spiritsNEWS December 2019

EU becomes member of the Geneva Act on the protection of Geographical Indications (GIs)

On 26 Nvoember, the EU became the key fight member of the Geneva Act, a landmark treaty for better protecting Geographical Indications.

The Lisbon Agreement for the Protection of Appellations of Origin and their International Registration was adopted in 1958 and is administered by the International Bureau of the World Intellectual Property Organization (WIPO), which keeps the International Register of Appellations of Origin. The Lisbon Agreement was last updated and enhanced in 2015 by the Geneva Act.

The Lisbon Agreement applied only to appellations of origin, while the Geneva Act extended that protection to geographical indications (GIs). There are over 3,000 names of food products from EU countries and non-EU countries currently registered, including +240 EU spirits GIs such as Cognac, Polish Vodka or Scotch Whisky. The protection of GIs is one of the top priorities of the spirits sector when negotiating bilateral trade agreements. GIs represent a significant value for our producers as 2/3 of our exports outside the EU are on GI products (on a total of €11.3bn exports in 2018).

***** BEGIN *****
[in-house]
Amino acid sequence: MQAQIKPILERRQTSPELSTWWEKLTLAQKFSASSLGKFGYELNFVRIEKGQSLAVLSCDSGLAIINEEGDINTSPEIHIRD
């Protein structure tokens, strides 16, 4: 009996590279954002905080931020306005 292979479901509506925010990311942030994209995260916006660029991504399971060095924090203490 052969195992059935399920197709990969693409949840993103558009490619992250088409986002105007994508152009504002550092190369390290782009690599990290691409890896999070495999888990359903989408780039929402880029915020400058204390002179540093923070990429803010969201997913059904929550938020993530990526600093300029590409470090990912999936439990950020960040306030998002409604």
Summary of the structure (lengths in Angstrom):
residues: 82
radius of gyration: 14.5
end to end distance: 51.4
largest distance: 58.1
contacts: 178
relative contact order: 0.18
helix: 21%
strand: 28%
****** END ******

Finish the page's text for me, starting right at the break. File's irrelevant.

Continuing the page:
The Geneva Act offers the possibility to secure protection of GIs through a single registration. The Agreement allows international organisations, such as the European Union, to join to make all EU GIs eligible for high-level protection by other parties of the Act for an indefinite period of time. This ambitious and modern Act offers additional protection against misappropriation of notoriety and cases of parasitism, allowing spirits producers to combat operators who are unduly seeking to take advantage of the reputation/image of GIs to promote their own products or services We are extremely grateful to all the decision-makers and WIPO for having accomplished such a great result!

The Geneva Act is to enter into force three months after five eligible parties have deposited their instruments of ratification or accession. As the EU is now the fifth eligible party to do so, the treaty will enter into force at the end of February 2020. This is a real first setp towards an international registry of GIs, which will allow improving the level of protection globally, beyond countries with which the EU has signed bilateral agreements.

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